In Defense of the Goldfish

May 11, 2012 by Laura Drucker in Home, Lifestyle, Pets 101 with 1 Comment

When I was in elementary school, I won a goldfish at my cousins’ school fair. I named him Pumkin (not a typo) and he lived for 3 years (which in goldfish years is infinity).

Today is the 13-year-anniversary of his death…don’t ask why I remember the exact date. I was devastated when I came into my room and saw Pumkin floating lifelessly at the top of his bowl. To this day I still think of him (who, come to think of it, was just as likely a “her”) fondly.

According to Petfinder: after cats and dogs, fish are the next most popular household pet in the U.S. with a population of about 24 million. I’m not sure how many of those people own goldfish, but I imagine it’s quite a lot.

Which leads to the all-important question—why?

Goldfish give us nothing in return for our love. No mews, woofs, tail-wags, face licks…not even a lousy head nudge. We can’t walk them, play with them, pet them, or teach them tricks. They’re pretty enough, though not remotely cute or cuddly. They don’t greet us or even make direct eye contact.

Every day for three years I gave Pumkin love and adoration. And meanwhile, every day for three years Pumkin swam in his little bowl completely unconcerned with me.

And yet…Pumkin was a lovely companion during his freakishly long goldfish-existence. He listened to my problems, made sure I was never alone at night, and I’m about 30% sure that once he wiggled in recognition of my presence.

Some reasons goldfish are actually pretty cool:

  1. They are great for teaching children about responsibility. And, similarly important, about loss (nobody can mourn the death of a 4-day-old goldfish quite like a young child).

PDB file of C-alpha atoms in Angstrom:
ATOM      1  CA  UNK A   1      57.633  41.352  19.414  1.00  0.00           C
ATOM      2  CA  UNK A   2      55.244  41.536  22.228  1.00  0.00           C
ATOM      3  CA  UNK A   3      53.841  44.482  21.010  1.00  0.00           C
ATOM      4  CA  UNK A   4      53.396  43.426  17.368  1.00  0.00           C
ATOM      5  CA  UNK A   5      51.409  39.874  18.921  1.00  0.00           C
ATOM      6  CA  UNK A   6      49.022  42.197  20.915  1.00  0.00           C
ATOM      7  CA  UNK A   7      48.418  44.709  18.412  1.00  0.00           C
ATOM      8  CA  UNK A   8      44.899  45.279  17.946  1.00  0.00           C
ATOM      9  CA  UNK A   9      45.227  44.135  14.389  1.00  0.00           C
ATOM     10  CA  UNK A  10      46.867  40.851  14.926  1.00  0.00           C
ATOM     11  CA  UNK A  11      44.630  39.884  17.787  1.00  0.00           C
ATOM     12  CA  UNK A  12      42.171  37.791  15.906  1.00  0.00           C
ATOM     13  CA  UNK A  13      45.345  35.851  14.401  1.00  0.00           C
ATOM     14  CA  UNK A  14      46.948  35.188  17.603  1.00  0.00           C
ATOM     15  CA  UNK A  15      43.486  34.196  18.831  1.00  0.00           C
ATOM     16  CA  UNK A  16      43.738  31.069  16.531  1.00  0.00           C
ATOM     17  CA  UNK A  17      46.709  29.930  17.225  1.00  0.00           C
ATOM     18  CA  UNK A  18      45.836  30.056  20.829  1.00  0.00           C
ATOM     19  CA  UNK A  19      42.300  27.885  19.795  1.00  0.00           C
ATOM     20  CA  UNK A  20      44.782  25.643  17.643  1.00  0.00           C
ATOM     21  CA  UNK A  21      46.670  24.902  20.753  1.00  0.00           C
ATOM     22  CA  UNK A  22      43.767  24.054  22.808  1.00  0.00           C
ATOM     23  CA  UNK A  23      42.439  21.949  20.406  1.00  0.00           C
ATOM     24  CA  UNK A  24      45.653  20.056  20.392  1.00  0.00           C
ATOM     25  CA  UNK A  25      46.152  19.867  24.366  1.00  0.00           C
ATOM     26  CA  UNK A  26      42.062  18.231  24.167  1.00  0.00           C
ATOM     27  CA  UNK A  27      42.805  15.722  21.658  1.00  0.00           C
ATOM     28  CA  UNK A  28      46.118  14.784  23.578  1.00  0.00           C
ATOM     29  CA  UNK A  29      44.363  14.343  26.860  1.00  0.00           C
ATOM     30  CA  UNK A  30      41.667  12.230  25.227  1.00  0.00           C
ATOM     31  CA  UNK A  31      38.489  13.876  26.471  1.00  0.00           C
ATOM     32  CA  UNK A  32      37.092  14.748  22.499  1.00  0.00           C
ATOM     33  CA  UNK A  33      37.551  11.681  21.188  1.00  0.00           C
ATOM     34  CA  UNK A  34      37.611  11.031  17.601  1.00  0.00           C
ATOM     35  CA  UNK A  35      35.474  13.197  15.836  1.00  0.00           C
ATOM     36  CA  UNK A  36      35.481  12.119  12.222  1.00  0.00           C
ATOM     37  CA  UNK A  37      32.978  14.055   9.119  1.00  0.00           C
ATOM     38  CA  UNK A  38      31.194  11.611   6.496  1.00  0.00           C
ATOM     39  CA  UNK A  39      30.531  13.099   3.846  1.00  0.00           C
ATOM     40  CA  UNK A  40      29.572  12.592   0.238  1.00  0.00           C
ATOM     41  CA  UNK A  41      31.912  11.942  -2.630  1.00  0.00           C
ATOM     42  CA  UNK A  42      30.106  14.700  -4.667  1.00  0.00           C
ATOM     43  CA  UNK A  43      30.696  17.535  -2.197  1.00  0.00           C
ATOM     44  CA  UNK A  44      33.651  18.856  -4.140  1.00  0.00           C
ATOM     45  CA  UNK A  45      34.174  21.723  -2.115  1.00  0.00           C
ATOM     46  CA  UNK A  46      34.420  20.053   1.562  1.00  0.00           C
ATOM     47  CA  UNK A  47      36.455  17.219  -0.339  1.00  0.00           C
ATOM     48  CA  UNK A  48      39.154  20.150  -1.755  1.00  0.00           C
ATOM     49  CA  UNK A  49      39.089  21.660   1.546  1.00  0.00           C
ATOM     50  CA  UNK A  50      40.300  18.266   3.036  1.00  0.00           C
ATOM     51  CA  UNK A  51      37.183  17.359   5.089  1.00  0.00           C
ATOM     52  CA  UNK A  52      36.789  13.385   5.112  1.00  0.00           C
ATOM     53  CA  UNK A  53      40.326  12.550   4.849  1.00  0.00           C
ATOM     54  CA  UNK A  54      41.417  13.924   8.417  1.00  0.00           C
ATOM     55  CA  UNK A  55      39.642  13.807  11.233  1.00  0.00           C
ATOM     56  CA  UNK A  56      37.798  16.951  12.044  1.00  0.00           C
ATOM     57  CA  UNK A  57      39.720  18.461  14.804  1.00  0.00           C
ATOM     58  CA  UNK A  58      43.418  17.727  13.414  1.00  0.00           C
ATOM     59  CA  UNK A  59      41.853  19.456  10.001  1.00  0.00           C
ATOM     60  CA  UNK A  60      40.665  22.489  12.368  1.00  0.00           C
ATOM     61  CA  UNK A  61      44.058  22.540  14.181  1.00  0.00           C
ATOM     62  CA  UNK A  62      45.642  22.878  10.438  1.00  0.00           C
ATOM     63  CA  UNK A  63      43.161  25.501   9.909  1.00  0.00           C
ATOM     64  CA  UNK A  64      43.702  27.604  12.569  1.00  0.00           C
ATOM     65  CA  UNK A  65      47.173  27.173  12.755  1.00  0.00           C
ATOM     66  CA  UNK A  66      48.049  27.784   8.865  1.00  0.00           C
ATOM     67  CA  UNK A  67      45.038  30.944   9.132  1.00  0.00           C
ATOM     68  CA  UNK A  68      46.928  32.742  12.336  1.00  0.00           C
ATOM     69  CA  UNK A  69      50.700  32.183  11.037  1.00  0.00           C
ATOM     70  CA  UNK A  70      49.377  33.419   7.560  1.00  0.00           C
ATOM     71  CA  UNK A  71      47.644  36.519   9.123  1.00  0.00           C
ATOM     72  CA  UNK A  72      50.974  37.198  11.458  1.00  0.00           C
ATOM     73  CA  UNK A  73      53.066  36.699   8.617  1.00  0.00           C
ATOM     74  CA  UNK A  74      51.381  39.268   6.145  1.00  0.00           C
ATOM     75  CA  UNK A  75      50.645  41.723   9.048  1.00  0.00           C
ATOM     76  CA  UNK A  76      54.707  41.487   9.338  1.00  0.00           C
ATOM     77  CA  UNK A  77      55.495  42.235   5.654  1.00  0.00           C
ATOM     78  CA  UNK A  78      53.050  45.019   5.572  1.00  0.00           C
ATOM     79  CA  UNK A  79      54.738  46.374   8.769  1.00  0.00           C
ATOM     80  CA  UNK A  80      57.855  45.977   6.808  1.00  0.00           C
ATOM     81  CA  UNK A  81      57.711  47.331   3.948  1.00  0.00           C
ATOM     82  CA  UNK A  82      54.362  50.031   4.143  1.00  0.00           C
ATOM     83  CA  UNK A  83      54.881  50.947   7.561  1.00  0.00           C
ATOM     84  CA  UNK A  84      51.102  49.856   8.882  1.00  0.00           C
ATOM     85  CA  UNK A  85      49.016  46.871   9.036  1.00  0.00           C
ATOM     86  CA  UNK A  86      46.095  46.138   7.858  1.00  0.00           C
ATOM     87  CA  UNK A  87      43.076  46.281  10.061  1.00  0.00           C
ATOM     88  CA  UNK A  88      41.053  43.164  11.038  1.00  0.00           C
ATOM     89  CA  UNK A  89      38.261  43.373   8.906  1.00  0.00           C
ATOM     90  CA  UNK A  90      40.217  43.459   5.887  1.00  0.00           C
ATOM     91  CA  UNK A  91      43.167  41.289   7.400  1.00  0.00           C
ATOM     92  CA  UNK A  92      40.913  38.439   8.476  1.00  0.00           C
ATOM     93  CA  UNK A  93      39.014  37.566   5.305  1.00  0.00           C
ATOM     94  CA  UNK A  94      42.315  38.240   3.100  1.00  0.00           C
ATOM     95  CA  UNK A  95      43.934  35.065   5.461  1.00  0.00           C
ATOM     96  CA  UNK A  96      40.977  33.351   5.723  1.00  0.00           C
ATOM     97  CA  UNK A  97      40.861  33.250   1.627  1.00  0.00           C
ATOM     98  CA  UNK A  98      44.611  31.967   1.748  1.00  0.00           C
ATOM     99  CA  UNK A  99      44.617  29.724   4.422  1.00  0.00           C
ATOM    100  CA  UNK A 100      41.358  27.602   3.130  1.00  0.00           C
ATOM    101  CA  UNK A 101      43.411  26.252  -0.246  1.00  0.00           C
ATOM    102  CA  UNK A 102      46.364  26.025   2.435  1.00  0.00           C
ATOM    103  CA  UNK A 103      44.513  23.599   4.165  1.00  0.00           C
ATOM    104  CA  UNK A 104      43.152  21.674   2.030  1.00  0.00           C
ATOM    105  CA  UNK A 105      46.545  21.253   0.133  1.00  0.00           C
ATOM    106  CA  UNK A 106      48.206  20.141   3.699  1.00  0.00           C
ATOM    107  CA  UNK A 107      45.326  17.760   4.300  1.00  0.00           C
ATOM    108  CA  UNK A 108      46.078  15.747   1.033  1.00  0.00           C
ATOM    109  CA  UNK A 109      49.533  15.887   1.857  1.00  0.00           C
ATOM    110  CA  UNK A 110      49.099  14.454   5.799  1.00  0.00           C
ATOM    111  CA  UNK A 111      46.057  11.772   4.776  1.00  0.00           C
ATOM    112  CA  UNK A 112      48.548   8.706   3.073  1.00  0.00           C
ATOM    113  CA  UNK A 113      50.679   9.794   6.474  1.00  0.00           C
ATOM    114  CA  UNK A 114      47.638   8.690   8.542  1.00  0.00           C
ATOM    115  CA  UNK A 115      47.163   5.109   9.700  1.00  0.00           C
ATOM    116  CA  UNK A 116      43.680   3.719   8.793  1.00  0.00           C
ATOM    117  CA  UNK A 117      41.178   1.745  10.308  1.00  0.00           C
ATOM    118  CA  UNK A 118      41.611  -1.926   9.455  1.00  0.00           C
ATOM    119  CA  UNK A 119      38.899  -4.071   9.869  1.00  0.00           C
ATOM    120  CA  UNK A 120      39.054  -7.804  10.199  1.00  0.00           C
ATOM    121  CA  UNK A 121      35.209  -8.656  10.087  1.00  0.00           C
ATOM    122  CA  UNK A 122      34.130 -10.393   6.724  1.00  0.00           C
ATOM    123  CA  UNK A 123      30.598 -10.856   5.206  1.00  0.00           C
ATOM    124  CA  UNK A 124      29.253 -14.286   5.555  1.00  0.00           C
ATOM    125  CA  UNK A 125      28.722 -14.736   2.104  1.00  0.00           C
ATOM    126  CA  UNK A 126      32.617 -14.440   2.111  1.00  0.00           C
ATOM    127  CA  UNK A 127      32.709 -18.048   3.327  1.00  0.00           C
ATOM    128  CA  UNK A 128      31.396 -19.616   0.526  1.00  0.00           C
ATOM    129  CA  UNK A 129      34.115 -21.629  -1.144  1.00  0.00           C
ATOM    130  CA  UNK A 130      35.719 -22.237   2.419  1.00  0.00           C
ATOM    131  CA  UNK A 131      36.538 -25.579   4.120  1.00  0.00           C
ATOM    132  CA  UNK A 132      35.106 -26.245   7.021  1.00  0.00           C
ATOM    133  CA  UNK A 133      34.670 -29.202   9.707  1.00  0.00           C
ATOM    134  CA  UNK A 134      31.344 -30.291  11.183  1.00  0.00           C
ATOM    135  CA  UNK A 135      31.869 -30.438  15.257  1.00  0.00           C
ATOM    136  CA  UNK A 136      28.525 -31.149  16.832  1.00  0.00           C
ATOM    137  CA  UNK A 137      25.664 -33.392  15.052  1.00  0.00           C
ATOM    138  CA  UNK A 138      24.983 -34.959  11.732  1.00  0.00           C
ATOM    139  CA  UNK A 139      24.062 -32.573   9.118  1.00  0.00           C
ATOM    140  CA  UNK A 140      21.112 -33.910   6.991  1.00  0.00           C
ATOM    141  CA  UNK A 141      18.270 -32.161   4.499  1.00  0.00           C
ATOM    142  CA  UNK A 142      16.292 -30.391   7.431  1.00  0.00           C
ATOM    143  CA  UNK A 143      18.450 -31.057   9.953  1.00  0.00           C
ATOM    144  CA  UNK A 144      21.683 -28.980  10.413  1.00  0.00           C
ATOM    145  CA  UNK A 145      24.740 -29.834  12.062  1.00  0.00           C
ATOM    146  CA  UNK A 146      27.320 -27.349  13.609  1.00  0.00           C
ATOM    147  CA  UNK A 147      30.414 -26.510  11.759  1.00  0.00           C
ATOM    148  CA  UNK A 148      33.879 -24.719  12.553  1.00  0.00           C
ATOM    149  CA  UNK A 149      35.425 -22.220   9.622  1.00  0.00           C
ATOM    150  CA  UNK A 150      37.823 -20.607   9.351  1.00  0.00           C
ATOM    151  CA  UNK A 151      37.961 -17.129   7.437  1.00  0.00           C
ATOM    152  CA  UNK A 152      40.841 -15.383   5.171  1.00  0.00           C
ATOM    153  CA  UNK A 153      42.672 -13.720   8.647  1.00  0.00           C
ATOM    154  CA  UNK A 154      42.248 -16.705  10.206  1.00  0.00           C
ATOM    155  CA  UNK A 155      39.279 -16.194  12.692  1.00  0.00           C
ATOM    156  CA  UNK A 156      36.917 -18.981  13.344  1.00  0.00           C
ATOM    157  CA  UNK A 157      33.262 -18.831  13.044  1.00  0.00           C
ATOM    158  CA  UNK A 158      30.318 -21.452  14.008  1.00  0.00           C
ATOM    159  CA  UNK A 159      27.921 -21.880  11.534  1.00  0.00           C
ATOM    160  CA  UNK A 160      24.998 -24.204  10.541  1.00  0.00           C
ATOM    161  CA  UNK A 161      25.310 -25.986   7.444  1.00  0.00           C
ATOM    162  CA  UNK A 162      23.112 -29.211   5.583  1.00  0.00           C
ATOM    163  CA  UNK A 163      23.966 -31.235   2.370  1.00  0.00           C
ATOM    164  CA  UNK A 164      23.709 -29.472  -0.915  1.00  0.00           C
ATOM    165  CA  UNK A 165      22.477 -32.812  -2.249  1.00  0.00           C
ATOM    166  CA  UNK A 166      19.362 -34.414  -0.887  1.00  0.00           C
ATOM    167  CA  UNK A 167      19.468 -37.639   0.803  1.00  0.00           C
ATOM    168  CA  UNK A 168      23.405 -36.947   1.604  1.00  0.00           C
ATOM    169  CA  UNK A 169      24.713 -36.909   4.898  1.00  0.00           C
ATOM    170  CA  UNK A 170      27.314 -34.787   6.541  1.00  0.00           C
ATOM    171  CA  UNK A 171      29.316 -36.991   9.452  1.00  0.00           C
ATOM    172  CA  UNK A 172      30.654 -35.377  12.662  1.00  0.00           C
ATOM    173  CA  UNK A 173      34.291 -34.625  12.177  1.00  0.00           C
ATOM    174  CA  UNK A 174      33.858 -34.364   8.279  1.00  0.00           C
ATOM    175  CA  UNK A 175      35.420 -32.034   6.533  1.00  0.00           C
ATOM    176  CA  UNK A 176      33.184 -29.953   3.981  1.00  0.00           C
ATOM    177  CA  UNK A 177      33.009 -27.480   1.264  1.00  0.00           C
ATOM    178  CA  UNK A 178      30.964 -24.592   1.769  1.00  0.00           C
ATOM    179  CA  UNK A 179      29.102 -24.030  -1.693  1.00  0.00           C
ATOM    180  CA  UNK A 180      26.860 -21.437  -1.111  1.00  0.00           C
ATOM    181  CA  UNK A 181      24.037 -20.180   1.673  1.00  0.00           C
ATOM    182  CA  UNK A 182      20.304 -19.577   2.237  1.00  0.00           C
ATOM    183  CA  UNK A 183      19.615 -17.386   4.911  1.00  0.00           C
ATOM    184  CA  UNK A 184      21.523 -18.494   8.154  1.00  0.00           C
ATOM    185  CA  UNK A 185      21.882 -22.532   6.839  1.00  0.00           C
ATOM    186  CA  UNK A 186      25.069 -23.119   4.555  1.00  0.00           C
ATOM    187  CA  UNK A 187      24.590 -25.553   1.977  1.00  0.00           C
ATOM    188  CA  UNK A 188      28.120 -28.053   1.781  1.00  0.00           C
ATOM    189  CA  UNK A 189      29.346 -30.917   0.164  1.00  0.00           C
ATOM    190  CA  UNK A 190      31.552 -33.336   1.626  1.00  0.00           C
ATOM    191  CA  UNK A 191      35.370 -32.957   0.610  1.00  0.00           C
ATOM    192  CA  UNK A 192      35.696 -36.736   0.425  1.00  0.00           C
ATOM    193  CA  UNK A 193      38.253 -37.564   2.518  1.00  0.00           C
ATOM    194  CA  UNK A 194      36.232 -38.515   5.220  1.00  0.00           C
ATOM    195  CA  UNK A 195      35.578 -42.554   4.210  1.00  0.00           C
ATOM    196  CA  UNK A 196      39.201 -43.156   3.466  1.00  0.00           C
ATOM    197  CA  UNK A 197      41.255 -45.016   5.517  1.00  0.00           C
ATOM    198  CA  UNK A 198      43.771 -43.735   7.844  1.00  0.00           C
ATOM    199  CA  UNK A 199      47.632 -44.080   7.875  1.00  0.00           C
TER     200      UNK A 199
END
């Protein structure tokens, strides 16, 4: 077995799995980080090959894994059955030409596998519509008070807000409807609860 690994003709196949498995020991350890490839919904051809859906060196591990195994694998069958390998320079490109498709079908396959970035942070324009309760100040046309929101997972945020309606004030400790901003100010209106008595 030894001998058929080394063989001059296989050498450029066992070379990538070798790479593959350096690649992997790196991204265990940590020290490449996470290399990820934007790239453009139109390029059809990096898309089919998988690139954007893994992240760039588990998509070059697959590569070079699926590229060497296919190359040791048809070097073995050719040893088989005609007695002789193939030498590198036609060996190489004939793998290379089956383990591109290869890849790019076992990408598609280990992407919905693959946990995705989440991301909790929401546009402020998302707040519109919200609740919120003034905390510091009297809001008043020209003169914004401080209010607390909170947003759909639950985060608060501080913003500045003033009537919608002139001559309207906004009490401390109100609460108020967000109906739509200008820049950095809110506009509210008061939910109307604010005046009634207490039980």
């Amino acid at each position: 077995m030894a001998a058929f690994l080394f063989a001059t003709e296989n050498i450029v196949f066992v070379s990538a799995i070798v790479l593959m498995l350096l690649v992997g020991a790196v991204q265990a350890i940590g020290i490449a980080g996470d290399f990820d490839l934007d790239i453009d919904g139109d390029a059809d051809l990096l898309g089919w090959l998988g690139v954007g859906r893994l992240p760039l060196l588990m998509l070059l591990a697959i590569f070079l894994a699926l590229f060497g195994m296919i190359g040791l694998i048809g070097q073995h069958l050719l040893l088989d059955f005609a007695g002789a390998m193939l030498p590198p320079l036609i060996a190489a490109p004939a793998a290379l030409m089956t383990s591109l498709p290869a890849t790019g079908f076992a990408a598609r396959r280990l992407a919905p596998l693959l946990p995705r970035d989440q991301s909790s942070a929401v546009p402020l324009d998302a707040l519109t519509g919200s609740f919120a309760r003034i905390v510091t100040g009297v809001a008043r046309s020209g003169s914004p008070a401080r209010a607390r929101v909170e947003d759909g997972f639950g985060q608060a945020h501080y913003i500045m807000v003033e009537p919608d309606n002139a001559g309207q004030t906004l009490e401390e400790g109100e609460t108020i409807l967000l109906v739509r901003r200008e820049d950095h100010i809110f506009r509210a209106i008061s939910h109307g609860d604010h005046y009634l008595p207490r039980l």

2. They are easy to take care of. No raw, organic, homemade diets. No antibiotics and special shampoos. Just you, your goldfish, a jar of that weird flakey food stuff, and a quick bowl-bath a few times a month.
  3. They are cheap to take care of. Want to save money on veterinary bills? Food? Toys? Get a goldfish.
  4. They don’t get separation anxiety. Frankly, as long as those flakes are appearing at the top of their bowl everyday, you may as well not exist to them.
  5. No puppy-eyes/no kitten-nuzzle = no manipulation.

Goldfish walk (swim) that fine line between totally lame and totally awesome. And tons of Americans find them appealing in their own, special fishy way. They make excellent starter pets, and surprisingly good friends.

If Pumkin were around today, he’d probably still just be swimming in that same lazy circle, popping up occasionally for food flakes and ignoring all the cool décor I put in his bowl. And I’d probably still feel that weird, completely unprompted and unrequited attachment towards him.

So, are you a goldfish parent? Can you explain their strange allure?

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